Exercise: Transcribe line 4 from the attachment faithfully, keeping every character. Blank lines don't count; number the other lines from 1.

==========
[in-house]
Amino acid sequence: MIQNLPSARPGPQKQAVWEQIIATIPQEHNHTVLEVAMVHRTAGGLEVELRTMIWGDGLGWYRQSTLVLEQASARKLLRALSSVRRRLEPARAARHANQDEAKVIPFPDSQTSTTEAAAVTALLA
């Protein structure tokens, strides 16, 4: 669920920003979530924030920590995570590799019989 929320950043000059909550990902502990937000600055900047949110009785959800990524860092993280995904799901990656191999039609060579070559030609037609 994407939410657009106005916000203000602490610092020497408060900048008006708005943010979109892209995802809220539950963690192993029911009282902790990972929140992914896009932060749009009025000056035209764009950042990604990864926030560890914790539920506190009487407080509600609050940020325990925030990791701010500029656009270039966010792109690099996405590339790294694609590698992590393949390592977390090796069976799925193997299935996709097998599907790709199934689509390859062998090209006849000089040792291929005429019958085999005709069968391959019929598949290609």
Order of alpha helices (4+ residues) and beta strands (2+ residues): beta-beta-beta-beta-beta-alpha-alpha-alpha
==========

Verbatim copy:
Order of alpha helices (4+ residues) and beta strands (2+ residues): beta-beta-beta-beta-beta-alpha-alpha-alpha